As with Translations, the theme of creationism is used to analyse identity formation. The fictional Crusoe, arriving on an island paradise, meets and names Friday giving him an identity, which is of course ludicrously presumptive. Jackson almost immediately resists this assumption of lack of identity prior to Western influence, by promptly giving himself the name of Thursday (Gilbert 137). Later, Jackson’s invention of words which he proceeds to ‘teach’ Harry, rechristening a table as “Patamba” and so on, serve to further accentuate the confusion and loss of meaning inherent in abruptly changing the name of something and/or the language through which such information is conveyed (137). In addition to this, the arrogation involved in re-naming something that is not yours, has the effect of laying claim to or taking possession of such a thing, which is an appropriation of the cultural and historical significance, attached; such as occurs in Translations.
Jackson is clearly playing a part well before Harry persuades him to participate in his pantomime, the part of the “stage nigger”, a part which Harry is used to and due to this, when the shift in power occurs, Harry is particularly fazed by the loss of his privileged position and the upheaval of the established master/slave dichotomy between himself and Jackson (King 261). This dichotomy is clearly affirmed when Jackson mocks Harry’s assertion that they are interacting “…man to man…none of this boss-and-Jackson business…” (144), Jackson subverts this claim by pointing out that in reality, they are both playing a role of being equal and in actual fact, Harry retains the competitive mentality to put Jackson in his place, should he step out of line (144). It is on this precarious balance (or imbalance) that the relationship between Harry and Jackson in Pantomime teeters, mirroring the uneasy dynamic between the coloniser and colonised, which pervades in the Caribbean to this day.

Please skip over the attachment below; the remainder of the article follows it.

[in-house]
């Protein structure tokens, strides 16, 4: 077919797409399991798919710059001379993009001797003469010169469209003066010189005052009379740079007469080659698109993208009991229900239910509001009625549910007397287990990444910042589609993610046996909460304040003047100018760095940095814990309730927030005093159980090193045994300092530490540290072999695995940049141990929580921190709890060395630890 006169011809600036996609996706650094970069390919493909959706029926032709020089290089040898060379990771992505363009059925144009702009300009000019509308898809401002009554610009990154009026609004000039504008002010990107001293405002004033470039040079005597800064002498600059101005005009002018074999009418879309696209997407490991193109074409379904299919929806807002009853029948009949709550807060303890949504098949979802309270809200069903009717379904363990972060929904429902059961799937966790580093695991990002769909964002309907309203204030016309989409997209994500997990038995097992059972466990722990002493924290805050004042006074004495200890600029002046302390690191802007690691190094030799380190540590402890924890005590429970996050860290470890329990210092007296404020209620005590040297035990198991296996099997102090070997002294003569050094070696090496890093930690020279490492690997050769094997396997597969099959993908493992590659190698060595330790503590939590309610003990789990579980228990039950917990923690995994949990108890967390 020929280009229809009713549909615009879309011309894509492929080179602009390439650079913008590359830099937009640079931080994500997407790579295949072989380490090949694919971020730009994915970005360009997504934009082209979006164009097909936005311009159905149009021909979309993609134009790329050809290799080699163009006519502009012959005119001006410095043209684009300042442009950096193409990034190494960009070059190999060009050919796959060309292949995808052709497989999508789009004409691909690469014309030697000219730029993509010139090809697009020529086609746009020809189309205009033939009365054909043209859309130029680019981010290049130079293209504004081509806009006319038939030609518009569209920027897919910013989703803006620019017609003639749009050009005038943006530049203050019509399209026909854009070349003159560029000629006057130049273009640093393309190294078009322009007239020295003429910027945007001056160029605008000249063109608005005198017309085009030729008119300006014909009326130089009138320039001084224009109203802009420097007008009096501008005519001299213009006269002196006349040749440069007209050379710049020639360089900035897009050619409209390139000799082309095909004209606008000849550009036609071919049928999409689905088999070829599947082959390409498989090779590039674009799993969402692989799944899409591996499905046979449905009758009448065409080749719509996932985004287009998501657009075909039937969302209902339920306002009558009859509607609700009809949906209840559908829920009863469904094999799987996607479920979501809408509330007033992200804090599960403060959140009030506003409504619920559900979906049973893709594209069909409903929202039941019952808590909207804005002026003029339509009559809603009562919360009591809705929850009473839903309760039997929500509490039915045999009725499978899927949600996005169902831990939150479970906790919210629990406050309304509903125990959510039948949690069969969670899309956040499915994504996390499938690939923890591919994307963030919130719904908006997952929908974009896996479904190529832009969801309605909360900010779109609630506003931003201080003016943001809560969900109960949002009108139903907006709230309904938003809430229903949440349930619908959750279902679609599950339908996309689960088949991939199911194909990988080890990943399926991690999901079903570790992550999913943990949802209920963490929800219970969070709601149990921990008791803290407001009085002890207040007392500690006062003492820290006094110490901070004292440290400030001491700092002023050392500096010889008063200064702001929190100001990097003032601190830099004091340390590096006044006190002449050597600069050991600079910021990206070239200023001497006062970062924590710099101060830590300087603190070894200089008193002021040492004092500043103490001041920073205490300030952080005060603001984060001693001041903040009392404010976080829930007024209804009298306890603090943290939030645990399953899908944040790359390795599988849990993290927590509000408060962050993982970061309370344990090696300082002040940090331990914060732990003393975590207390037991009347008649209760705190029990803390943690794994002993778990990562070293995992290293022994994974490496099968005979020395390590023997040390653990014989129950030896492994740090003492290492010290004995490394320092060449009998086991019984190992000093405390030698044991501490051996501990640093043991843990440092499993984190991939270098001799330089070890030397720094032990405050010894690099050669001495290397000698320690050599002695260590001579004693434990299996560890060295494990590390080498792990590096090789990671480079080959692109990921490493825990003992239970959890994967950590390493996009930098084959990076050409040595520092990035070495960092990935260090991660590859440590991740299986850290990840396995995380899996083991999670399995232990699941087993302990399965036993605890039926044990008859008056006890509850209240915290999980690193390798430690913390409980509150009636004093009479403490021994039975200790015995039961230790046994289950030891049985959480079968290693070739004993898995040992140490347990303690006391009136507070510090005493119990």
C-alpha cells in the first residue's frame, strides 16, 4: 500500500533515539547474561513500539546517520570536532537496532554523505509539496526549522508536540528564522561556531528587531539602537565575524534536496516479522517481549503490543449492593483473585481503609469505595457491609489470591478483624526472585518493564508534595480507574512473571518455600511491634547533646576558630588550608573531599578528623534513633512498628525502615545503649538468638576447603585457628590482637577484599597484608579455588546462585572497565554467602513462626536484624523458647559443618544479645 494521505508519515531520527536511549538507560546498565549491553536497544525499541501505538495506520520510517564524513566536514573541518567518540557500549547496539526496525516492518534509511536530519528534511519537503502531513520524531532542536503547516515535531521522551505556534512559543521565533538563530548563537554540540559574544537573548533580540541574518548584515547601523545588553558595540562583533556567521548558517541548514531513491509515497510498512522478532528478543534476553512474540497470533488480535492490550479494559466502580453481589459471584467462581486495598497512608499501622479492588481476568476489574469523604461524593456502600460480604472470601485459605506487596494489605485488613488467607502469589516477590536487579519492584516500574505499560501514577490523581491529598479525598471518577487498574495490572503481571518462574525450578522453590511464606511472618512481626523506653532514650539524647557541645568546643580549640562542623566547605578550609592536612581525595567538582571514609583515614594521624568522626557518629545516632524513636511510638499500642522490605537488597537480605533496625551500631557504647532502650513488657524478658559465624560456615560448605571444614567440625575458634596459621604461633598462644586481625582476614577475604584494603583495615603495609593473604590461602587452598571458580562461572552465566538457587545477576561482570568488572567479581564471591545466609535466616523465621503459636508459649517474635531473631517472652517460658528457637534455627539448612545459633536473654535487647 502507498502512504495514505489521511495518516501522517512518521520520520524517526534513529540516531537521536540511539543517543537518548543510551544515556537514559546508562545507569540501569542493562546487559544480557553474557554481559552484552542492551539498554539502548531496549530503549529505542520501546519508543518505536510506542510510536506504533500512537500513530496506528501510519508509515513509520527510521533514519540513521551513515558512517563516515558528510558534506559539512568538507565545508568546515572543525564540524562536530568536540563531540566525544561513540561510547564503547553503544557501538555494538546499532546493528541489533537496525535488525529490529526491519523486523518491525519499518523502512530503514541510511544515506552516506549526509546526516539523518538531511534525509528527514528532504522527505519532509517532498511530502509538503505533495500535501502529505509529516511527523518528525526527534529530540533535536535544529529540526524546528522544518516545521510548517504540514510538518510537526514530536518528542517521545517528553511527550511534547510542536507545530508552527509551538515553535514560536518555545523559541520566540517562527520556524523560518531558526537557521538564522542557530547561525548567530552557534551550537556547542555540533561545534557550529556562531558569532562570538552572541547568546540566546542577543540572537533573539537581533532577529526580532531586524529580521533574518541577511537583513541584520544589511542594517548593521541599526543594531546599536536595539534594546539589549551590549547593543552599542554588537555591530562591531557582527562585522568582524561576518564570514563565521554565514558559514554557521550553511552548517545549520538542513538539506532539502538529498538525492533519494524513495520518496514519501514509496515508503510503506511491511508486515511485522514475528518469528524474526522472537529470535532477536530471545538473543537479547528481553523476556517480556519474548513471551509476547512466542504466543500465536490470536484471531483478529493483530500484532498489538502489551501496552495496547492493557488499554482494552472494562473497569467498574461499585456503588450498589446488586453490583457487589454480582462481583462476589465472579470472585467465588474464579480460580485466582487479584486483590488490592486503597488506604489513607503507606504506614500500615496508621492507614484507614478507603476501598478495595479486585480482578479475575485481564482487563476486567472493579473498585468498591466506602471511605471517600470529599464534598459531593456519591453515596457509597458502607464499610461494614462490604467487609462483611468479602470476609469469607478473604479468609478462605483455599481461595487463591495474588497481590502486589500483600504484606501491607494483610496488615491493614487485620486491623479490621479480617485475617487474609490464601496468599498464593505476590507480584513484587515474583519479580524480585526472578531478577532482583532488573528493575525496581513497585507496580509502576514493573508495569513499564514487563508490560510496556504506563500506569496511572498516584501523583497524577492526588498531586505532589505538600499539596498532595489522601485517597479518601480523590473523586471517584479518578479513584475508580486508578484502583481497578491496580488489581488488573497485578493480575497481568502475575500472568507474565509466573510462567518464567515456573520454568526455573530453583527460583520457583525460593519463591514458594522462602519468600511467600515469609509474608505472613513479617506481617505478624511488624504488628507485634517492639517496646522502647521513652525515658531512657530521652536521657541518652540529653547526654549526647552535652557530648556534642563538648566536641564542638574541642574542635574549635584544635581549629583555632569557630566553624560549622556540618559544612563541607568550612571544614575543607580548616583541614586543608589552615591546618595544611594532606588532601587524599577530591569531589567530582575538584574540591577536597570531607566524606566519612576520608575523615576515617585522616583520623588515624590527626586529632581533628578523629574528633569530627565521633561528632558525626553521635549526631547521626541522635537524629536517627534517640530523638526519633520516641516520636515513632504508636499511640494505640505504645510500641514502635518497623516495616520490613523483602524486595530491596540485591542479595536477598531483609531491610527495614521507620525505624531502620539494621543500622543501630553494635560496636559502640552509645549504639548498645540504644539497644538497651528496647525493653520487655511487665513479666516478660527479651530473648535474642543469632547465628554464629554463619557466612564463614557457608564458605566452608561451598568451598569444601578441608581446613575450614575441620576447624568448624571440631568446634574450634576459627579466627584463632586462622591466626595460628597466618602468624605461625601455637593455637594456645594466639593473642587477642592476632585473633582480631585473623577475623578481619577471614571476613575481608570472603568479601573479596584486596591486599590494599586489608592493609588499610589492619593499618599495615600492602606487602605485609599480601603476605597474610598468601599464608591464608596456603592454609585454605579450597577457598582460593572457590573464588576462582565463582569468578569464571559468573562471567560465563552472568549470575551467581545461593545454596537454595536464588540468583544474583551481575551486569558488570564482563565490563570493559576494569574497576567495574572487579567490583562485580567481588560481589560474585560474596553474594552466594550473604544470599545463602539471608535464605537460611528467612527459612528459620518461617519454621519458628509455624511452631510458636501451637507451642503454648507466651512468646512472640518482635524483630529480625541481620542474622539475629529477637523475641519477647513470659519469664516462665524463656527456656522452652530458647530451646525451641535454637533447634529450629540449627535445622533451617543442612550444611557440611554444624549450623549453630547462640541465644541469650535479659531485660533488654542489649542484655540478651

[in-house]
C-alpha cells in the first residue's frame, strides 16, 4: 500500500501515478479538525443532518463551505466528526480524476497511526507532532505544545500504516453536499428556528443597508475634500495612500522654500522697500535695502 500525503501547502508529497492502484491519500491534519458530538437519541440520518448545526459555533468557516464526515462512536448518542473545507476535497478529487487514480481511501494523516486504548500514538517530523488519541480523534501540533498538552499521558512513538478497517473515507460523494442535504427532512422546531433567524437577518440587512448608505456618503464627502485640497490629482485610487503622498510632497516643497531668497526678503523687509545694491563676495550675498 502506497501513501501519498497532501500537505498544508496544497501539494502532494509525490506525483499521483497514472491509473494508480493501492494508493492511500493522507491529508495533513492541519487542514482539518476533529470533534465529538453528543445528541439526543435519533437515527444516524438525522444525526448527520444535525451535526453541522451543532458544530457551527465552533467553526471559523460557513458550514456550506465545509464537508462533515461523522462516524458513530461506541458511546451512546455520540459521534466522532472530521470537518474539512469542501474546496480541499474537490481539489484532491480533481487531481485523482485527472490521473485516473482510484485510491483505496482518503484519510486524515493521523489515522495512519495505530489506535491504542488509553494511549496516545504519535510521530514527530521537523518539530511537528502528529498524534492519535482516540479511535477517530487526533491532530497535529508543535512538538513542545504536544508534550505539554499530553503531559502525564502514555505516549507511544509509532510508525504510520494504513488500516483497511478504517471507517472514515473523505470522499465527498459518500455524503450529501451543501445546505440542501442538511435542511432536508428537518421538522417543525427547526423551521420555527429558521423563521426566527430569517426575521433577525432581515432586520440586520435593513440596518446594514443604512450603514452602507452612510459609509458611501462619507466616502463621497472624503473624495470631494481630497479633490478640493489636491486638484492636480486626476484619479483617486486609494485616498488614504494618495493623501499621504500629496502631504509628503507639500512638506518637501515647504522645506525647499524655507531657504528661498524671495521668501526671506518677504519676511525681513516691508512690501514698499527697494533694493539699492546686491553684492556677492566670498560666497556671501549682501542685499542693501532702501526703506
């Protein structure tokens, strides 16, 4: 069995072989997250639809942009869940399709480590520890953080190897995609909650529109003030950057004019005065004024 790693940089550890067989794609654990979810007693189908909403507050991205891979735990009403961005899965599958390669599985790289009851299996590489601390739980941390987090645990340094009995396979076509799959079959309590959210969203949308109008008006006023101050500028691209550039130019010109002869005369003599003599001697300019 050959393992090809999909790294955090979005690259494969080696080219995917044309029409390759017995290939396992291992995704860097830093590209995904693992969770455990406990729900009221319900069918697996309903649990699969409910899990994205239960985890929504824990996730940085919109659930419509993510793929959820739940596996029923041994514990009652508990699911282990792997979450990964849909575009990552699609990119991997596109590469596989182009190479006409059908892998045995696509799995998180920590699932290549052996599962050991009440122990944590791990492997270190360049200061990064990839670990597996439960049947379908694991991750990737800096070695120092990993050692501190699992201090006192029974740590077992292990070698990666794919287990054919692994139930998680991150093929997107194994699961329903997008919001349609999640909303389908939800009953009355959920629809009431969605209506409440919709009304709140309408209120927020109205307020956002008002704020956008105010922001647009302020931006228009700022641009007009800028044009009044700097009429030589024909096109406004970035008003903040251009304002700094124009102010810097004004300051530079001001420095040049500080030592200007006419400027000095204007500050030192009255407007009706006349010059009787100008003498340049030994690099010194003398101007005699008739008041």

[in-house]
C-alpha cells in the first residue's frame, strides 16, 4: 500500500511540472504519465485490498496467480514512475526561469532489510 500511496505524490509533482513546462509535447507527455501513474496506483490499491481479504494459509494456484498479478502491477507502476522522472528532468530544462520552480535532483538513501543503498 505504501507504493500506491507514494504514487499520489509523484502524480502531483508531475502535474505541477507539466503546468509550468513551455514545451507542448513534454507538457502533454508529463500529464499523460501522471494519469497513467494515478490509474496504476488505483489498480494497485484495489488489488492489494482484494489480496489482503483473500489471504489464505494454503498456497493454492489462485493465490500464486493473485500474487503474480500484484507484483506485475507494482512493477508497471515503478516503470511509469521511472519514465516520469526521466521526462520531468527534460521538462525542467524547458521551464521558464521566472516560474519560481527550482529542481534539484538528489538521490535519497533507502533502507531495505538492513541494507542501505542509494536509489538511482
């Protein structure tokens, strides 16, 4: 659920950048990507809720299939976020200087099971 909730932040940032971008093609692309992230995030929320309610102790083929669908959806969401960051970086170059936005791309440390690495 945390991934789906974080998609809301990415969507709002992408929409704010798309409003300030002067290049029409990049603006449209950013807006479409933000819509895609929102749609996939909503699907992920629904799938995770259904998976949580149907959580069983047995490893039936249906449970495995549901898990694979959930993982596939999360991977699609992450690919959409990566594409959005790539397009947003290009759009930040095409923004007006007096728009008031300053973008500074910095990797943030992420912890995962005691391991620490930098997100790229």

In summary, the Postcolonial texts of Translations and Pantomime use language to express the oppression and destruction of the colonised culture, by the coloniser through language dominance and appropriation. However, the colonised are not rendered powerless; both Walcott and Friel use language as a means of resisting this infiltration by satirising and usurping the cultural assumptions and claims to superiority by the colonised power – in this case, the British Empire. Dramatically, both texts rely on and encourage audience participation in recognising the folly of colonial invasion and control as well as its devastatingly prolonged aftereffects. Perhaps most importantly, the choice of writing and presenting both plays in English encourages a self-reflective viewing from what is presumably, a predominantly white audience and this is where both plays achieve the most, as evidenced by the global success and popularity of the two pieces. If nothing more, Translations and Pantomime create awareness and recognition that mistakes made in the past, must be avoided at all costs if we are to flourish as a civilisation and respect our fellow human being.